Listening to the Beatles and Pachelbel make me think about selection and availability from the long tail of data which is now so readily available to us all.
Why did so much of the 1960s UK revolution in music, style, fashion and attitudes start in Liverpool? Its an unlikely place: in the 1960s, a major port about to go into industrial decline, several social problems, no particular aesthetic appeal or history. I was watching a programme on a cable channel yesterday about the social history of the 1960s in which someone argued that Liverpool started this revolution because it was a seaport. Everyone who lived there had a relative in the Merchant Navy. As a result, many people had access to American records, particularly the US R&B artists. Of course you could buy Elvis in the big record shops anywhere in the UK, but for people like Muddy Waters and Howlin Wolfyou needed someone who could visit shops in the US for you.
Listening to baroque music on the radio in bed this morning made me think about Pachelbel. the German composer who most record shops know only for his Canon. In fact he wrote some of the most sublime church organ music I know. (If I hadnt heard a recital one evening in a dark half-empty uncomfortable church in Salzburg I wouldnt know, though).
But now of course you can find 971 results for Pachelbel if you search Amazon UKs music section. Most of them are the Canon, of course, but a lot of them arent. You can get a pretty good selection of his works.
My point is that the internet has made long-tail availability the norm. You dont have to be born in Liverpool or on a fortuitous visit to Salzburg. Its all there (well, a lot of it) and all as accessible to you as to me, whether you live in London or New York – or Queanbeyan NSW.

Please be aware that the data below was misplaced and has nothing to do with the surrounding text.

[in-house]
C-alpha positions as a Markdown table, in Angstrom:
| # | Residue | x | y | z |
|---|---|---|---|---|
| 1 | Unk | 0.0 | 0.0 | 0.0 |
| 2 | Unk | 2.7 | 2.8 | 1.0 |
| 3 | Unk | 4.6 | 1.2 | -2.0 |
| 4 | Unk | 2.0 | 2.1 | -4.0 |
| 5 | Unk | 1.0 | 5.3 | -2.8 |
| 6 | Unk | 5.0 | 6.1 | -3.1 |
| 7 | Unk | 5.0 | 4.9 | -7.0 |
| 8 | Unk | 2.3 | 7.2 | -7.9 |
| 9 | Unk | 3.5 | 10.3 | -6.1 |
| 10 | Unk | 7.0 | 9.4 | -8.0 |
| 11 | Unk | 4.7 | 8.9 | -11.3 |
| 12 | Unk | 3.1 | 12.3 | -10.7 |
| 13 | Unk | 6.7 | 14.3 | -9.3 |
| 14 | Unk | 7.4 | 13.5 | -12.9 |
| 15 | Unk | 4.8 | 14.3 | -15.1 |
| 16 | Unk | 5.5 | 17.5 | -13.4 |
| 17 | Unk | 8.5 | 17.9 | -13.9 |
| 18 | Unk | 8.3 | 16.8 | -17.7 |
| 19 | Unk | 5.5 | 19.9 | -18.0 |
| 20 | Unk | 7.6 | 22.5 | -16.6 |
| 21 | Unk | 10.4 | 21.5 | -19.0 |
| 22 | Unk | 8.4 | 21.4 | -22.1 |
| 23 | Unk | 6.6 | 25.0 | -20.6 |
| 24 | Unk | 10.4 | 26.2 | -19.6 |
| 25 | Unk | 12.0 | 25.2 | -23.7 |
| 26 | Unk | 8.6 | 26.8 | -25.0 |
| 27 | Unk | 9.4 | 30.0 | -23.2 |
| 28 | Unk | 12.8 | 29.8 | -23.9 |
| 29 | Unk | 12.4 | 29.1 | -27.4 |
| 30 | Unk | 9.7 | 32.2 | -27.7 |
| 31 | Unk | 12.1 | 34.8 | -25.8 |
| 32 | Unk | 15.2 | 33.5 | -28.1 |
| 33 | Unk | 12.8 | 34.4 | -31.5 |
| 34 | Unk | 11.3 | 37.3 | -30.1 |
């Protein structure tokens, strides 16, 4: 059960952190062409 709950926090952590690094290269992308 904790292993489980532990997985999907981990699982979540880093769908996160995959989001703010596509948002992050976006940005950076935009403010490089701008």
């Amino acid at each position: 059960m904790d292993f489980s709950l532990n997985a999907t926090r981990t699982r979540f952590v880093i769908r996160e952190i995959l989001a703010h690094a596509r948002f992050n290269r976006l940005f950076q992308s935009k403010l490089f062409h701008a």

What changes will this make to our lives?
One, at least, is that it will make selection far more important, hence the blogosphere and RSS phenomena. If I can find anything (or as near anything as makes little practical differnece), then where do I start?
The key to the future has to be information management, not availability. Ive blogged about some developments in this field, eg the connecitivty map orsparse relation spaces or the scientific paradigm map. Theres also the possibility of using avatars (in this case, linked to bots) to assemble packets if information and to represent you and your interests. My avatar and yours could have an interesting discussion (in microseconds) and simply report back to us anything of special interest. Combine my avatar with an expert system that learns my apporach to and knowledge of a particular issue, and I could give you instant expert advice at no cost to myself in time or thought – without even having to be aware that I was doing it.
Rather like those silly people who put themselves on Stickam, so that anyone can watch them sit at their computers, without them knowing who you are or even that you are there. (there are 6380 online users as I write this.) As I write, Kiki Kannibal is online, despite saying on her page that: “Ive realized that the internet is full of retards who have no lives. I wont be on so much anymore. I will be on if I have nothing better to do. My work, my career and my loved ones come first. Not entertaining bored drooling monkeys. The number of views and friends wont matter in 10 years anyway.” Quite right. But if Ms Kannibal could interactively explain the Navier Stokes equation to my avatar as it helps me build a simulation, now that would be worth posting. and possible too.
(Actually, Ms Kannibal is no fool: theres a budding business empire here, and her use of Stickam is quite sophisticated.)
Ive also been peripherally involved in a debate about the curation of internet art works, which raises similar questions,. When the art work exists somewhere else, curation is less about physically fixing it up and preserving it than about selection, explanation, contextualisation (hate that word!) and presenting it in a way that draws attention to it. Perhaps our major role is to become curators of knowledge.